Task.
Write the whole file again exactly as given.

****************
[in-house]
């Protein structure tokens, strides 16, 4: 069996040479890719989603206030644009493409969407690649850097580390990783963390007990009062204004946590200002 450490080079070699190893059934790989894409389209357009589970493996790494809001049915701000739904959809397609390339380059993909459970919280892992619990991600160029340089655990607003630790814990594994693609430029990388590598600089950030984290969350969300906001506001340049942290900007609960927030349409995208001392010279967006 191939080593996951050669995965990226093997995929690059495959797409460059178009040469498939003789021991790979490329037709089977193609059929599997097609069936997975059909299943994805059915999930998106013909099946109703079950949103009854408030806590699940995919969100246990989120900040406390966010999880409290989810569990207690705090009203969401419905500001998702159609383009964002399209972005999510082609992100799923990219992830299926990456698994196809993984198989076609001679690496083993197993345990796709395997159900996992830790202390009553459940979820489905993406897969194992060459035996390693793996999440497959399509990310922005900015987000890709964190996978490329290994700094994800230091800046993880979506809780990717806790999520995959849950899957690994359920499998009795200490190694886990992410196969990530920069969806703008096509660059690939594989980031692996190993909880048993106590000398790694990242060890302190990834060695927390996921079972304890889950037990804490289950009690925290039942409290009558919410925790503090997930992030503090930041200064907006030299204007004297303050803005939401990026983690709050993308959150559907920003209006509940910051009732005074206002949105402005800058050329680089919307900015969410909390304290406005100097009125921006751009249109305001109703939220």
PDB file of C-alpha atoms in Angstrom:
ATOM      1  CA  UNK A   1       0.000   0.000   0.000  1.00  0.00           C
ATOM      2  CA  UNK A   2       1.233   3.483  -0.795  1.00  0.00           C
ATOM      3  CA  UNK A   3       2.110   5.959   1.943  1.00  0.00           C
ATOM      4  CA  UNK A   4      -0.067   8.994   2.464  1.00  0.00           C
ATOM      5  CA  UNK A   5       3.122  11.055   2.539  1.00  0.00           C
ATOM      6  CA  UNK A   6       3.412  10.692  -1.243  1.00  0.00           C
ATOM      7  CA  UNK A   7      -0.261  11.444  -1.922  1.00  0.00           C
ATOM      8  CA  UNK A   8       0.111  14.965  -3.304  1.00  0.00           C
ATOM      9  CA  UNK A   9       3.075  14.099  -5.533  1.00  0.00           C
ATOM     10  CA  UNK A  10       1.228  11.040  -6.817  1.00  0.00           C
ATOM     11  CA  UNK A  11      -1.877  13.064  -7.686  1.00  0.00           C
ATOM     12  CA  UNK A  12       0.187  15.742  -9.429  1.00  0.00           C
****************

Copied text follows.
[in-house]
């Protein structure tokens, strides 16, 4: 069996040479890719989603206030644009493409969407690649850097580390990783963390007990009062204004946590200002 450490080079070699190893059934790989894409389209357009589970493996790494809001049915701000739904959809397609390339380059993909459970919280892992619990991600160029340089655990607003630790814990594994693609430029990388590598600089950030984290969350969300906001506001340049942290900007609960927030349409995208001392010279967006 191939080593996951050669995965990226093997995929690059495959797409460059178009040469498939003789021991790979490329037709089977193609059929599997097609069936997975059909299943994805059915999930998106013909099946109703079950949103009854408030806590699940995919969100246990989120900040406390966010999880409290989810569990207690705090009203969401419905500001998702159609383009964002399209972005999510082609992100799923990219992830299926990456698994196809993984198989076609001679690496083993197993345990796709395997159900996992830790202390009553459940979820489905993406897969194992060459035996390693793996999440497959399509990310922005900015987000890709964190996978490329290994700094994800230091800046993880979506809780990717806790999520995959849950899957690994359920499998009795200490190694886990992410196969990530920069969806703008096509660059690939594989980031692996190993909880048993106590000398790694990242060890302190990834060695927390996921079972304890889950037990804490289950009690925290039942409290009558919410925790503090997930992030503090930041200064907006030299204007004297303050803005939401990026983690709050993308959150559907920003209006509940910051009732005074206002949105402005800058050329680089919307900015969410909390304290406005100097009125921006751009249109305001109703939220």
PDB file of C-alpha atoms in Angstrom:
ATOM      1  CA  UNK A   1       0.000   0.000   0.000  1.00  0.00           C
ATOM      2  CA  UNK A   2       1.233   3.483  -0.795  1.00  0.00           C
ATOM      3  CA  UNK A   3       2.110   5.959   1.943  1.00  0.00           C
ATOM      4  CA  UNK A   4      -0.067   8.994   2.464  1.00  0.00           C
ATOM      5  CA  UNK A   5       3.122  11.055   2.539  1.00  0.00           C
ATOM      6  CA  UNK A   6       3.412  10.692  -1.243  1.00  0.00           C
ATOM      7  CA  UNK A   7      -0.261  11.444  -1.922  1.00  0.00           C
ATOM      8  CA  UNK A   8       0.111  14.965  -3.304  1.00  0.00           C
ATOM      9  CA  UNK A   9       3.075  14.099  -5.533  1.00  0.00           C
ATOM     10  CA  UNK A  10       1.228  11.040  -6.817  1.00  0.00           C
ATOM     11  CA  UNK A  11      -1.877  13.064  -7.686  1.00  0.00           C
ATOM     12  CA  UNK A  12       0.187  15.742  -9.429  1.00  0.00           C